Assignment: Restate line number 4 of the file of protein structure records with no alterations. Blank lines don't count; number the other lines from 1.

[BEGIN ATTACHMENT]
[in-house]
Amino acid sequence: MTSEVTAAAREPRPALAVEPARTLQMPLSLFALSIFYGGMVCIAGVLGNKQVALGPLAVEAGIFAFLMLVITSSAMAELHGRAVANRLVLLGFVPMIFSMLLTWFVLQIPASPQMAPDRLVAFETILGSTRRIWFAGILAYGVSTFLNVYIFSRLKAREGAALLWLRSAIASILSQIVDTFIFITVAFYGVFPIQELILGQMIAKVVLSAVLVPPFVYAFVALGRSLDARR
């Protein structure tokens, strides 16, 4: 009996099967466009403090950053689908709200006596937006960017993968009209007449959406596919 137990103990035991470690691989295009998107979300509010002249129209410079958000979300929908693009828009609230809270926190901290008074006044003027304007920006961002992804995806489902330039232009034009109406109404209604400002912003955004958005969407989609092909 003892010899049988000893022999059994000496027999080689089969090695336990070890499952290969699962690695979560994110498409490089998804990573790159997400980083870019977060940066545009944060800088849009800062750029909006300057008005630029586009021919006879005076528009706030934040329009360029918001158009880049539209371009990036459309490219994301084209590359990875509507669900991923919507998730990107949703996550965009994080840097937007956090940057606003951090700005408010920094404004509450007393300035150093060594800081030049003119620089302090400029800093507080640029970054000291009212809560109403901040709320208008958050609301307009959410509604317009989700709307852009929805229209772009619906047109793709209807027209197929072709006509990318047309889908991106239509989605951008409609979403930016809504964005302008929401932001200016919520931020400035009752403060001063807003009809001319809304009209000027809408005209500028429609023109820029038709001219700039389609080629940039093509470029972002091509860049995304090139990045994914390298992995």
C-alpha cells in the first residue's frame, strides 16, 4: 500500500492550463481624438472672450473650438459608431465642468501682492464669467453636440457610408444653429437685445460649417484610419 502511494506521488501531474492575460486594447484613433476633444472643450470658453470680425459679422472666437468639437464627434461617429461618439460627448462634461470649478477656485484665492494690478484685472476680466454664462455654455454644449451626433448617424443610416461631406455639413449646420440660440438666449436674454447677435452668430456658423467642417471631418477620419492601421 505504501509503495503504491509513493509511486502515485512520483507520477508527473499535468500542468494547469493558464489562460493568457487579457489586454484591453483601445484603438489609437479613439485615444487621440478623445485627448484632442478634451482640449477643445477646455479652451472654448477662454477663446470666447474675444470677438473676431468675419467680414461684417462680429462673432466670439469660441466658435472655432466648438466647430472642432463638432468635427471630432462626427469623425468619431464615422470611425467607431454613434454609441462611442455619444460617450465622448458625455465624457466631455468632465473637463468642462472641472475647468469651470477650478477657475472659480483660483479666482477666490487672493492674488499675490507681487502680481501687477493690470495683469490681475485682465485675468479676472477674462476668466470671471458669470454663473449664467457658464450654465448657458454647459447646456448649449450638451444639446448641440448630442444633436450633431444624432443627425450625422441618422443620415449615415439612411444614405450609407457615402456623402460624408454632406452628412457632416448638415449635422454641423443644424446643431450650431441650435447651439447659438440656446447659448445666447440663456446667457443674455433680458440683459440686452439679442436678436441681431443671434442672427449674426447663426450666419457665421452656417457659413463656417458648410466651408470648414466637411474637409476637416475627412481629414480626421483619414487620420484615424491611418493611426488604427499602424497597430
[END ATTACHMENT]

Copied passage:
C-alpha cells in the first residue's frame, strides 16, 4: 500500500492550463481624438472672450473650438459608431465642468501682492464669467453636440457610408444653429437685445460649417484610419 502511494506521488501531474492575460486594447484613433476633444472643450470658453470680425459679422472666437468639437464627434461617429461618439460627448462634461470649478477656485484665492494690478484685472476680466454664462455654455454644449451626433448617424443610416461631406455639413449646420440660440438666449436674454447677435452668430456658423467642417471631418477620419492601421 505504501509503495503504491509513493509511486502515485512520483507520477508527473499535468500542468494547469493558464489562460493568457487579457489586454484591453483601445484603438489609437479613439485615444487621440478623445485627448484632442478634451482640449477643445477646455479652451472654448477662454477663446470666447474675444470677438473676431468675419467680414461684417462680429462673432466670439469660441466658435472655432466648438466647430472642432463638432468635427471630432462626427469623425468619431464615422470611425467607431454613434454609441462611442455619444460617450465622448458625455465624457466631455468632465473637463468642462472641472475647468469651470477650478477657475472659480483660483479666482477666490487672493492674488499675490507681487502680481501687477493690470495683469490681475485682465485675468479676472477674462476668466470671471458669470454663473449664467457658464450654465448657458454647459447646456448649449450638451444639446448641440448630442444633436450633431444624432443627425450625422441618422443620415449615415439612411444614405450609407457615402456623402460624408454632406452628412457632416448638415449635422454641423443644424446643431450650431441650435447651439447659438440656446447659448445666447440663456446667457443674455433680458440683459440686452439679442436678436441681431443671434442672427449674426447663426450666419457665421452656417457659413463656417458648410466651408470648414466637411474637409476637416475627412481629414480626421483619414487620420484615424491611418493611426488604427499602424497597430